The video "Al Gore's Penguin Army," which belittles the threat of global warming (suggesting viewers "stop exhaling") and makes fun of the former vice-president, has a "home-made, humorous quality." Yet the filmmaker's email links him to "DCI Group, a Washington, D.C., public relations and lobbying firm whose clients include oil company Exxon Mobil," reports the Wall Street Journal. Ads promoting the penguin video appeared to people searching for "Al Gore" or "Global Warming" on the Google search engine, but these ads "were removed shortly after The Wall Street Journal contacted DCI." DCI's Tech Central Station website has also "sought to raise doubts about the science of global warming and about Mr. Gore's film." The firm "declines to say whether or not DCI made the anti-Gore penguin video," but an Exxon spokesperson said they "did not fund" and "did not approve it." What is certain is that "political operatives, public relations experts and ad agencies" are increasingly using video-sharing websites like YouTube to shape public opinion. Ogilvy & Mather "plans to post amateur-looking videos on Web sites to spare word-of-mouth buzz about Foster's beer," and AT&T has used YouTube to post videos against net neutrality.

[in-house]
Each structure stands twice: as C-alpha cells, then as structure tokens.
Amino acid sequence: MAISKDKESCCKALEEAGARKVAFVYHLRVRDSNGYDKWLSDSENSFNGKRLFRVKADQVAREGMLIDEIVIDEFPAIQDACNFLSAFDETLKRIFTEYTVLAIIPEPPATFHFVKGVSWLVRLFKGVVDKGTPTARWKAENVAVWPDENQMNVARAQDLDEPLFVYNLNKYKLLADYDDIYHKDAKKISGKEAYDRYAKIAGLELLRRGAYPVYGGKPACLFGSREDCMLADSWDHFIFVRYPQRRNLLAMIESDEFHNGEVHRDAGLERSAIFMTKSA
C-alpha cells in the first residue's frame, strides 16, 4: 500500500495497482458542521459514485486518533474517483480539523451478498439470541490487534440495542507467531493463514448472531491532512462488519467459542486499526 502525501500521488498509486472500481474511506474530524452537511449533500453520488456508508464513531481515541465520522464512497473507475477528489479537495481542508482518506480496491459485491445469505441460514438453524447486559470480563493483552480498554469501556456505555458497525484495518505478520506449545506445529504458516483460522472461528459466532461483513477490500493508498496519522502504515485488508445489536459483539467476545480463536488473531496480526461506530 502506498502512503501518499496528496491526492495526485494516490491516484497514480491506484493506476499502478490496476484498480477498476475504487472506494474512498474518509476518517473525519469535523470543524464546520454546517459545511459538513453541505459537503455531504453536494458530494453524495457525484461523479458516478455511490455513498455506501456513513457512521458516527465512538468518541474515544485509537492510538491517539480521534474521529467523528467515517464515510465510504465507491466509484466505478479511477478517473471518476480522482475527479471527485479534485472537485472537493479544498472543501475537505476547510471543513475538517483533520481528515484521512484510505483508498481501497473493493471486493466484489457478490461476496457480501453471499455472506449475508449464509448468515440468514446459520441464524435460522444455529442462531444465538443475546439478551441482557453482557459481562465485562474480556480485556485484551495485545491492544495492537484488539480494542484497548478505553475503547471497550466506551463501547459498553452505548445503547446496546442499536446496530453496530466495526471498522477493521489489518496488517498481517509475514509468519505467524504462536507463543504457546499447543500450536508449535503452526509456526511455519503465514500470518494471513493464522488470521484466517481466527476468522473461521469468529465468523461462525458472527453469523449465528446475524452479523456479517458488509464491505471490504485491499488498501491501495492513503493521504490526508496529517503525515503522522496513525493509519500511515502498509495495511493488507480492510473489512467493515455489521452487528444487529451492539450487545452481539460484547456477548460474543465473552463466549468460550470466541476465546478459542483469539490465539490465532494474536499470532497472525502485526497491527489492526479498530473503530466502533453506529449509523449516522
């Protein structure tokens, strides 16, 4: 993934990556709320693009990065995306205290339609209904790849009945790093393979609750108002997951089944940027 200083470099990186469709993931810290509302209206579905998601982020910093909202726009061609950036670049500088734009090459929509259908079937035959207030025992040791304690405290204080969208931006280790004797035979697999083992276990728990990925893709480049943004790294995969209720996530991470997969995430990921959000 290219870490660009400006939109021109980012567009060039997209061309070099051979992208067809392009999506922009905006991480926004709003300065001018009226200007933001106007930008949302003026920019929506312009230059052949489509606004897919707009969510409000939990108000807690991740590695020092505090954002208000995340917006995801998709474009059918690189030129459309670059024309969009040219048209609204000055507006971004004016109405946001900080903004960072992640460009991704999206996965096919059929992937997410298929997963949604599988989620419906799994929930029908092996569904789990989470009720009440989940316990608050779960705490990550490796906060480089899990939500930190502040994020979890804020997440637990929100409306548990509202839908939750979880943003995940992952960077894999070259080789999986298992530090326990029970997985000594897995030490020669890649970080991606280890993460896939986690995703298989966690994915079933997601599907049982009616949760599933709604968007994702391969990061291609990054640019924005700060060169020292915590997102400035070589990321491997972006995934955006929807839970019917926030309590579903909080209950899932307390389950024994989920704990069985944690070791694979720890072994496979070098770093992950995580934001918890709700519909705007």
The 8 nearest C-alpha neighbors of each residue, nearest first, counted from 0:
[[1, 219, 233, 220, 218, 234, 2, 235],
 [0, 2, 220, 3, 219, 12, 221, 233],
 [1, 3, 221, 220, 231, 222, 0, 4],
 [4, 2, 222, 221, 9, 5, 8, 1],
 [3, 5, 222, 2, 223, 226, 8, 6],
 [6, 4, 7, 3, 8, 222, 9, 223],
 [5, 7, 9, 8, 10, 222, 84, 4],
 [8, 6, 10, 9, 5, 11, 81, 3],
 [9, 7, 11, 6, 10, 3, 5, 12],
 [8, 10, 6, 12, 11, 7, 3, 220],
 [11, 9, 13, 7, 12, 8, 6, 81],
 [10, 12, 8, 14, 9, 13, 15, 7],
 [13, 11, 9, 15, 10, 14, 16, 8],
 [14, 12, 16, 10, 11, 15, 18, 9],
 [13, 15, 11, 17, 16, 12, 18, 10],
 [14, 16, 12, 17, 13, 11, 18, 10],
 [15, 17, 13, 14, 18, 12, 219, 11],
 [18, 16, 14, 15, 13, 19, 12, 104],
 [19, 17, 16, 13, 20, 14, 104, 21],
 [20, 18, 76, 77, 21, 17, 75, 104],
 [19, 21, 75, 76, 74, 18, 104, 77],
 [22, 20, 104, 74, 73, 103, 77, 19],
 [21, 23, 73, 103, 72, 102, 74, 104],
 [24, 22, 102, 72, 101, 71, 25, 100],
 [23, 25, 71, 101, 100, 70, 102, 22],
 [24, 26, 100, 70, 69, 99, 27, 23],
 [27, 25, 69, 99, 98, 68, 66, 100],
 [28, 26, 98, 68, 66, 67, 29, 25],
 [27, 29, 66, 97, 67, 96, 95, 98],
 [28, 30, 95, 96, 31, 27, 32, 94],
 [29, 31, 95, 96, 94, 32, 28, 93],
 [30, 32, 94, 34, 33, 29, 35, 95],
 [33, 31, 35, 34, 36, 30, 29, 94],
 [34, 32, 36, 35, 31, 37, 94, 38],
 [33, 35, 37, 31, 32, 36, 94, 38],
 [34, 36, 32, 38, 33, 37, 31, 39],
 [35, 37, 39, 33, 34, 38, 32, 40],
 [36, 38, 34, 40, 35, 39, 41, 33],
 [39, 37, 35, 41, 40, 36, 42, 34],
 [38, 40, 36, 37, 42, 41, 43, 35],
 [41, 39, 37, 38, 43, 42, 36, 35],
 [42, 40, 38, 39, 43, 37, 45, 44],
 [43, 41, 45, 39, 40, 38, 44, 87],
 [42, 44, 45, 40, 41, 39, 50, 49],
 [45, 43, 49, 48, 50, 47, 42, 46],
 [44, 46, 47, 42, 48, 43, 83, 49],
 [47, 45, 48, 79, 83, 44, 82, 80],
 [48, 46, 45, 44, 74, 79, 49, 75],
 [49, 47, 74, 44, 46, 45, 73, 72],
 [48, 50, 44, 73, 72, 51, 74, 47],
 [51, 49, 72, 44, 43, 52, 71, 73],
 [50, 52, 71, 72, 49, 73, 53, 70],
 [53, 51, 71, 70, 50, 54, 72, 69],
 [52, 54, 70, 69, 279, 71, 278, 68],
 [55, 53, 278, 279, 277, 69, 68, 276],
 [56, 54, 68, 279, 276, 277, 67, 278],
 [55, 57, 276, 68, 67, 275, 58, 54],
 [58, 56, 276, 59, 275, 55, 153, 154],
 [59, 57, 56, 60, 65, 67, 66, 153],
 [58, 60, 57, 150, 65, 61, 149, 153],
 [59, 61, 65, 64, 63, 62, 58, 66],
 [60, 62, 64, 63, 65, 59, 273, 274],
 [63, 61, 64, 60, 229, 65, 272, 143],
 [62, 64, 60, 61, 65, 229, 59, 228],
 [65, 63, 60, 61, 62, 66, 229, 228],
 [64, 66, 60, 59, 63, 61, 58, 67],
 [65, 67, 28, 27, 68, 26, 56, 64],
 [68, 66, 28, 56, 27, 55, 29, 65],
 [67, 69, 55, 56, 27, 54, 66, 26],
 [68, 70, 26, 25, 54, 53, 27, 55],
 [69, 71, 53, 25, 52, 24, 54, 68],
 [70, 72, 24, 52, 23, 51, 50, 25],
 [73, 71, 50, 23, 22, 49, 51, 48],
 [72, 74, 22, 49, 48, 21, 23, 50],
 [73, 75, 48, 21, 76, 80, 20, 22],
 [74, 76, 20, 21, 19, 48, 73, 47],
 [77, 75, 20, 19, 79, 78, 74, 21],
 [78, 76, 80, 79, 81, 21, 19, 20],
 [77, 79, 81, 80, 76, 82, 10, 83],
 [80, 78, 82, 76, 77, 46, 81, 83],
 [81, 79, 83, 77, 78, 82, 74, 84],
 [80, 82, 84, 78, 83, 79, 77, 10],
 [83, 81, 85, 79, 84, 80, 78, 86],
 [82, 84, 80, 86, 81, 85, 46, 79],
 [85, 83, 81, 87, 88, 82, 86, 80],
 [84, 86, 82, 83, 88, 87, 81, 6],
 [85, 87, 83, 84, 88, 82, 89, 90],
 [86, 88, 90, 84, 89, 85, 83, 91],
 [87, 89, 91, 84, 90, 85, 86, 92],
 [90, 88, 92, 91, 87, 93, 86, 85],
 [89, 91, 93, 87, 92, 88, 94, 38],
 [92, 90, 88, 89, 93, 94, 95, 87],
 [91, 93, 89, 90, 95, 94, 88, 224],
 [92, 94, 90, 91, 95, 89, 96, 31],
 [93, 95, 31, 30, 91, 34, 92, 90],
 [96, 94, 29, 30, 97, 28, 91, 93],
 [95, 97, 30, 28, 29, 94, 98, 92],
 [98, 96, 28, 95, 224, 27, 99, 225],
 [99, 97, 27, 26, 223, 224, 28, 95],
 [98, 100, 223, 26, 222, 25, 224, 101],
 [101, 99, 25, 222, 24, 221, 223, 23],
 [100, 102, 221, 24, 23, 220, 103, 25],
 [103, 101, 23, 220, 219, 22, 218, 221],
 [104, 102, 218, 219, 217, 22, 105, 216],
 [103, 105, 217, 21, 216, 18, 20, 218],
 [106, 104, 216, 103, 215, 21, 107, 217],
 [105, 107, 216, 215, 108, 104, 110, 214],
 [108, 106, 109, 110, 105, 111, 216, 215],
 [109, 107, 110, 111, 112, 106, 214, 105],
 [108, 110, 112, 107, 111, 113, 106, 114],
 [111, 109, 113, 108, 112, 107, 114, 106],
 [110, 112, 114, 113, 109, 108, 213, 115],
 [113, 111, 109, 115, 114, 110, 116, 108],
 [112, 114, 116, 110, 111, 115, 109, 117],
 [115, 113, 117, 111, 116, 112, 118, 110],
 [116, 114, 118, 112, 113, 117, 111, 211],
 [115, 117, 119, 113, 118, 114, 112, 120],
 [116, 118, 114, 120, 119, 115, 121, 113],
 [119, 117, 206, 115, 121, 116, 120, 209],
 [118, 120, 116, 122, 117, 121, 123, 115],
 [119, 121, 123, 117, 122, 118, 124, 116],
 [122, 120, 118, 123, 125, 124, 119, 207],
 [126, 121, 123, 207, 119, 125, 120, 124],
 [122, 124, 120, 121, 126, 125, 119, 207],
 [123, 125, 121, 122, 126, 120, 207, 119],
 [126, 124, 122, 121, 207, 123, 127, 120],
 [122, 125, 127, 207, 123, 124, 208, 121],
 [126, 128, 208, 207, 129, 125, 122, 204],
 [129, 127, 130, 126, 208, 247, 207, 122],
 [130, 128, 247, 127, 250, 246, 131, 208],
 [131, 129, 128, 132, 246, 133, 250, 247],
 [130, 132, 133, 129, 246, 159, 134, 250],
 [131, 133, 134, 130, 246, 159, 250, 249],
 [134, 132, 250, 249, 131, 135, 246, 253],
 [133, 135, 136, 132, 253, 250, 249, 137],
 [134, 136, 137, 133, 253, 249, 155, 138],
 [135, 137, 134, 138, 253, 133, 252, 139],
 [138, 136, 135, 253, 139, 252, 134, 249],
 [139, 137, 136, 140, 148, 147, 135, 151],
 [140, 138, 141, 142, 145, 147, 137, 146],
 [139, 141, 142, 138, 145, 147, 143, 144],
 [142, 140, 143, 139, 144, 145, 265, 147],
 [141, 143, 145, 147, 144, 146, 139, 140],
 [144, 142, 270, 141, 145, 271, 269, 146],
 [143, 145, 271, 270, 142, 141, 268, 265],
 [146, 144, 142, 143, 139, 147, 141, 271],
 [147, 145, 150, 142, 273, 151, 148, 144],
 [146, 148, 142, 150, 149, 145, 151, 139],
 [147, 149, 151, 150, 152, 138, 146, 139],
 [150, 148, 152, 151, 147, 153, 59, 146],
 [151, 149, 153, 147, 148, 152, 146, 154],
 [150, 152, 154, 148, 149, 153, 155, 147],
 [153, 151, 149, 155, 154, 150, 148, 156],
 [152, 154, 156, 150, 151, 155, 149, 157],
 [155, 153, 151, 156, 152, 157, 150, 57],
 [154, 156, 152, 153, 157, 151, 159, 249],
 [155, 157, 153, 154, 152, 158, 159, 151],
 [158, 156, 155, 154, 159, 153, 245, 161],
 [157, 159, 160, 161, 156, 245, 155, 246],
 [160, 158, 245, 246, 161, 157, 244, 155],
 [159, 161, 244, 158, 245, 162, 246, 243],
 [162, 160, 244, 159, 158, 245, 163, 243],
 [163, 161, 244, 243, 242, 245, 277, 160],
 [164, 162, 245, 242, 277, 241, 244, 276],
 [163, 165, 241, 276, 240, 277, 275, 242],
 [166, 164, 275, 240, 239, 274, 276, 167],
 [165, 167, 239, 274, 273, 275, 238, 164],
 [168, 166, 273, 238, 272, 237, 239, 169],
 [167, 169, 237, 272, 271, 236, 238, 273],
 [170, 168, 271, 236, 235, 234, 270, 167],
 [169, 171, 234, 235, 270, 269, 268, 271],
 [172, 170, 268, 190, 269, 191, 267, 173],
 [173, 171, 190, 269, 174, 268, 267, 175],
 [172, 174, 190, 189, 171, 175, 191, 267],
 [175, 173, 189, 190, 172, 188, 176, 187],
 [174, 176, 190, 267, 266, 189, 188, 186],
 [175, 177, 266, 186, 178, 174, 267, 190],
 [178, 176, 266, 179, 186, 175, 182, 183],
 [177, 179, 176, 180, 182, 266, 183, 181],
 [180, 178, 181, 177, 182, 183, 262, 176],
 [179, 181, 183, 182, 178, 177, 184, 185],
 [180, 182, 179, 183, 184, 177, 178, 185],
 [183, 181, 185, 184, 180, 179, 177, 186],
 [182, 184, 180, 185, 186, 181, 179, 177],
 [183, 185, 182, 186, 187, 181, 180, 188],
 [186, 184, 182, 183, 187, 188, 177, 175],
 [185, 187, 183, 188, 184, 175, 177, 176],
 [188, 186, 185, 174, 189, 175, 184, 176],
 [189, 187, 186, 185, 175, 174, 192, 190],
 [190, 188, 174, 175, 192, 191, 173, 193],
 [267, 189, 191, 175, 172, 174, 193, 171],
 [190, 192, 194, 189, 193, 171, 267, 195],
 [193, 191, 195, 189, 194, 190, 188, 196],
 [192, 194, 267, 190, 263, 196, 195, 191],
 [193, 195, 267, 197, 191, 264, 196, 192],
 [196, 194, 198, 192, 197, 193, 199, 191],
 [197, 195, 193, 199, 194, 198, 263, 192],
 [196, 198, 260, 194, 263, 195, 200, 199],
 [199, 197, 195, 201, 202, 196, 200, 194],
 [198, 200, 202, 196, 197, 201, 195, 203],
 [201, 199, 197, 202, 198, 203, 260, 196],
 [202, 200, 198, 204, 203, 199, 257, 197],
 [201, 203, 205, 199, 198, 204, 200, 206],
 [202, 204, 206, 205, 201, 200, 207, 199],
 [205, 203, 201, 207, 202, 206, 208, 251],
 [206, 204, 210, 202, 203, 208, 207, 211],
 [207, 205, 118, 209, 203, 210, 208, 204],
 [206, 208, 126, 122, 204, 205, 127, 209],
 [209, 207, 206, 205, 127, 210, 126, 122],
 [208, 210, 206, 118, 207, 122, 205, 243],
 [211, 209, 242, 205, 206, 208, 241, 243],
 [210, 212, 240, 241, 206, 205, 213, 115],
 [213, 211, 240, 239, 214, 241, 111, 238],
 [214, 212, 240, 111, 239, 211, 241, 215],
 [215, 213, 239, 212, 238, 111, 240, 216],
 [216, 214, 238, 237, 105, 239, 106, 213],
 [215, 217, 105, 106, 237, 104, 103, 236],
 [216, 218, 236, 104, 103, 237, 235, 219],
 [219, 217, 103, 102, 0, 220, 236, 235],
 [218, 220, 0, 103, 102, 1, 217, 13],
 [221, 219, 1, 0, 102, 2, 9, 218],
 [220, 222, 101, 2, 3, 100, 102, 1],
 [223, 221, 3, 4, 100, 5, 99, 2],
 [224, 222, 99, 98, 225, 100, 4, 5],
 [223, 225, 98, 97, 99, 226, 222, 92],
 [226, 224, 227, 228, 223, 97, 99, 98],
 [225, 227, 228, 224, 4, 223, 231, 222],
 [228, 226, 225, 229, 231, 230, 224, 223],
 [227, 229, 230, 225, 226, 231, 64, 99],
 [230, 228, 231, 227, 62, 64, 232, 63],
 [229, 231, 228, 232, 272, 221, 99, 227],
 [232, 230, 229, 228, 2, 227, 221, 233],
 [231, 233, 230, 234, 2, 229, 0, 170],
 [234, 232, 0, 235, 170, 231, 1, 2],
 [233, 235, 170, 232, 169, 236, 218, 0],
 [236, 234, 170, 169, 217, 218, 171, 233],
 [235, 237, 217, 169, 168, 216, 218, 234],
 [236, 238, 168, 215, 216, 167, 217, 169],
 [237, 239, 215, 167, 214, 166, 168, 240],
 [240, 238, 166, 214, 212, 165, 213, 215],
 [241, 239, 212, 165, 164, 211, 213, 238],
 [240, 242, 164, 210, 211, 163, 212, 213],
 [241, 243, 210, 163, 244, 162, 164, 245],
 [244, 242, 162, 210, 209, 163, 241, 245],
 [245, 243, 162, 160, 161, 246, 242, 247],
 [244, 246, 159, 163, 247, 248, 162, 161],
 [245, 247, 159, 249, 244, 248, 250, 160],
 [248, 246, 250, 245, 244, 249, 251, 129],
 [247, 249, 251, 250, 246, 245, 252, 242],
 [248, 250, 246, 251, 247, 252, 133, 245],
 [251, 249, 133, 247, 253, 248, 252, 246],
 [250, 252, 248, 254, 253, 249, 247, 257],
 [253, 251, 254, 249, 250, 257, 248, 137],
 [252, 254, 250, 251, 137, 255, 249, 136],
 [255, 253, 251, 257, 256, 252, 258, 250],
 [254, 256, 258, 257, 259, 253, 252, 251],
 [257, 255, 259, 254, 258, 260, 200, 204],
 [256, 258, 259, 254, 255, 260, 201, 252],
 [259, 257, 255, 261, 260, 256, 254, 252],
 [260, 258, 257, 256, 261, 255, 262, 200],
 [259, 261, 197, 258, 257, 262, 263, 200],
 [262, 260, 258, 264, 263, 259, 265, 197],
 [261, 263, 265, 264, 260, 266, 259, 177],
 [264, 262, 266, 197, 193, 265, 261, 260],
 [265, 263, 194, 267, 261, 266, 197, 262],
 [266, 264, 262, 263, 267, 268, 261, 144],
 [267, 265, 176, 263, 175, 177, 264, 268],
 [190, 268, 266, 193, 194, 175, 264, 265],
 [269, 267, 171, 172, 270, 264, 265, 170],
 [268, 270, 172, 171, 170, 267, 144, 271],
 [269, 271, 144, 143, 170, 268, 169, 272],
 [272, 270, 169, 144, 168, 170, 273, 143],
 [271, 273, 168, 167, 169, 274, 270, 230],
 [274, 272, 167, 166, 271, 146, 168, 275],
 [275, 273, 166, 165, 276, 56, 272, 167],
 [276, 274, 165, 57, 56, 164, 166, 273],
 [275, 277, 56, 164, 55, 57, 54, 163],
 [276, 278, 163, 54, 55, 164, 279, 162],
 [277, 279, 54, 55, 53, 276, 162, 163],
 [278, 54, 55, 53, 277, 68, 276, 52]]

By Diane Farsetta on August 03, 2006